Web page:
The sad ruins of Almond Castle, originally known as Haining Castle, stand in a heavily overgrown part of an industrial estate on the site of what was previously a brickworks. The castle is little known, yet it stands between Linlithgow and Falkirk close to the Union Canal and the main line railway, and only ¾ of a mile south of the M9 motorway.
Before saying anything else about Almond Castle we should start off with - literally - a health warning. Someone has at some point sought to prevent access to the castle by surrounding it with a tall mesh fence topped off by triple strands of barbed wire. Someone else at some point since has pulled down part of that fencing, opening up access once more.
If you do decide to approach the castle, do so only with the utmost care: and we'd strongly advise against entering. Scotland has any number of crumbling castles complete with stones ready to drop on the heads of the unwary. But we know of no other structure whose physical decay produces such a palpable sense of danger. Ill-attached pieces of masonry seem primed to tumble from doorways and walltops throughout the structure, and the vaulting which covers the entire main part of the keep, three storeys above your head, is in an obviously poor state and looks as if it could collapse in its entirety. And if all that were not enough, the vaulting which covers the basement, and provides the floor for the accessible level of the castle, has also partly collapsed and looks like more could easily give way.
Almond Castle is best reached from the car park serving Muiravonside Parish Church. A path cutting up past the church leads parallel with the canal, and you then take a right turn at a footpath junction near a bridge over the canal. This takes you down a path which emerges on an industrial estate, and you then go ahead and slightly to the right, around the corner of an industrial unit and along a tree-lined road paved with the bricks which were once made on the site. The castle can be glimpsed behind the trees ahead and to your left. The total walk from the car park is perhaps three hundred yards.
The origins of Haining Castle probably date back to the early 1400s when William Crawford of Manuel was recorded as being the landowner. The castle was built as an L-plan tower house of four storeys and an attic with its main doorway being found (unusually) on the long south-east face. The door gave access to the first floor of the castle. There was a vaulted basement at ground floor level, and it seems this may have been reached only via a hatch in the eastern extension of the "L". Intermediate floors would have been made of wood, and there was a massive stone vault beneath the roof.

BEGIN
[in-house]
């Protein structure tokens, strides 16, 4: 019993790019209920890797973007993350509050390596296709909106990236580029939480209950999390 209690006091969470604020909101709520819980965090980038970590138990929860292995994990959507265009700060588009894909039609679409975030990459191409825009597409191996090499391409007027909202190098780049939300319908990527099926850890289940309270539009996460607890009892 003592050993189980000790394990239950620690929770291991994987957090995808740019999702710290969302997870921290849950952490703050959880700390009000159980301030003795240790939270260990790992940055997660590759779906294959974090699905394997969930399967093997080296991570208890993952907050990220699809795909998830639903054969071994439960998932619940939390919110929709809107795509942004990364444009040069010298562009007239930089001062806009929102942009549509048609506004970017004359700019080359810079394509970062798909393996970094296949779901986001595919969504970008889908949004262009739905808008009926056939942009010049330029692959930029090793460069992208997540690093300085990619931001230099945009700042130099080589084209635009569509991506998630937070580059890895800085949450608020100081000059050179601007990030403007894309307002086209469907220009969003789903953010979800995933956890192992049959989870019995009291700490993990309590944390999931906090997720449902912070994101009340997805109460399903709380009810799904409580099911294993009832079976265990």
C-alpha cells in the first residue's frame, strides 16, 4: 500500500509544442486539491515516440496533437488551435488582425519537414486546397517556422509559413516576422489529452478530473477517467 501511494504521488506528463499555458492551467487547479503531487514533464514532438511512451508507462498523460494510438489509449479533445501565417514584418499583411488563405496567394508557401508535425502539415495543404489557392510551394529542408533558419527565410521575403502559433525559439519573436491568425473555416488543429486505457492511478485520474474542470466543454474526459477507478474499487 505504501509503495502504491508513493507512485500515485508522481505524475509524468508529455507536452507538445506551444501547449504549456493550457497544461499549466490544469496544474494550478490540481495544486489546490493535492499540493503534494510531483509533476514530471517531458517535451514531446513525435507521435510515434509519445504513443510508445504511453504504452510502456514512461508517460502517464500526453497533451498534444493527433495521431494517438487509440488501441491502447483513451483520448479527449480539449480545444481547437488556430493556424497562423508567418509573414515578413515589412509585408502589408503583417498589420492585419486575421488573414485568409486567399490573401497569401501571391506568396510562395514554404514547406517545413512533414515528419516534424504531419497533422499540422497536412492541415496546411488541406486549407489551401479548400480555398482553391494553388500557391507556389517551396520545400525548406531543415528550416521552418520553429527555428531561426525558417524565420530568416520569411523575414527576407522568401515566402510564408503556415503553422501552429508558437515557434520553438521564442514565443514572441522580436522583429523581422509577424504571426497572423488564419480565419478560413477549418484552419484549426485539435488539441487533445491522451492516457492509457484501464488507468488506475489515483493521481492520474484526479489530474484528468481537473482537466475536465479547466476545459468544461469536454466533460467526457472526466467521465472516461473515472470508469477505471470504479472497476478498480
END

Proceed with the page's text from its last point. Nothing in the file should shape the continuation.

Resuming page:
In 1542 the castle passed by marriage to the Livingston family. They updated it and brought the accommodation into line with what was then fashionable and desirable by building a more comfortable extension at the south-west end of the castle. Fragmentary parts of this can be glimpsed through dense vegetation in the header image on this page, to the left of the tower house. The Livingstons embarked on a second stage of expansion at the castle in 1586. This involved the building of a range of rooms along the south-east wall of the original castle, in effect a forework. The purpose was to make the structure appear more like a mansion than a castle, and to provide extra accommodation. Very little of this still remains above the basement level.
In 1640 the castle became the property of Sir James Livingston, the younger son of Alexander Livingston, 1st Earl of Linlithgow. He had been given the title of Lord Almond by King Charles I in 1633, and on acquiring the castle changed its name to match his title. Haining Castle thus became Almond Castle. The Livingstons backed the losing Jacobite cause in the 1715 uprising, and in the aftermath their lands and estates, including Almond Castle, were forfeited to the crown. The castle was subsequently purchased by the York Buildings Company, who in 1783 sold what was already a ruin to William Forbes.
When Almond Castle was visited by David MacGibbon and Thomas Ross, the authors of a definitive guide to castles published in 1892, it stood "in the middle of a cultivated field" and most of the 1500s additions to the structure were still in evidence: though a surrounding ditch, described in 1860 as 16ft wide, had disappeared. A visitor in 1958 also described the castle as standing in cultivated farmland. The area has since been used by a brickworks and is now partly abandoned and partly used for light industry.
Meanwhile Almond Castle seems to have become steadily more structurally unsound and steadily more overgrown. The sad thing is that the core structure is still mostly there - if only just - and you get the feeling that it would still be possible to consolidate the remains and produce an attraction well worth visiting. But if the roof level vaulting were to collapse then all hope of restoring any sort of life to the castle would be lost for all time.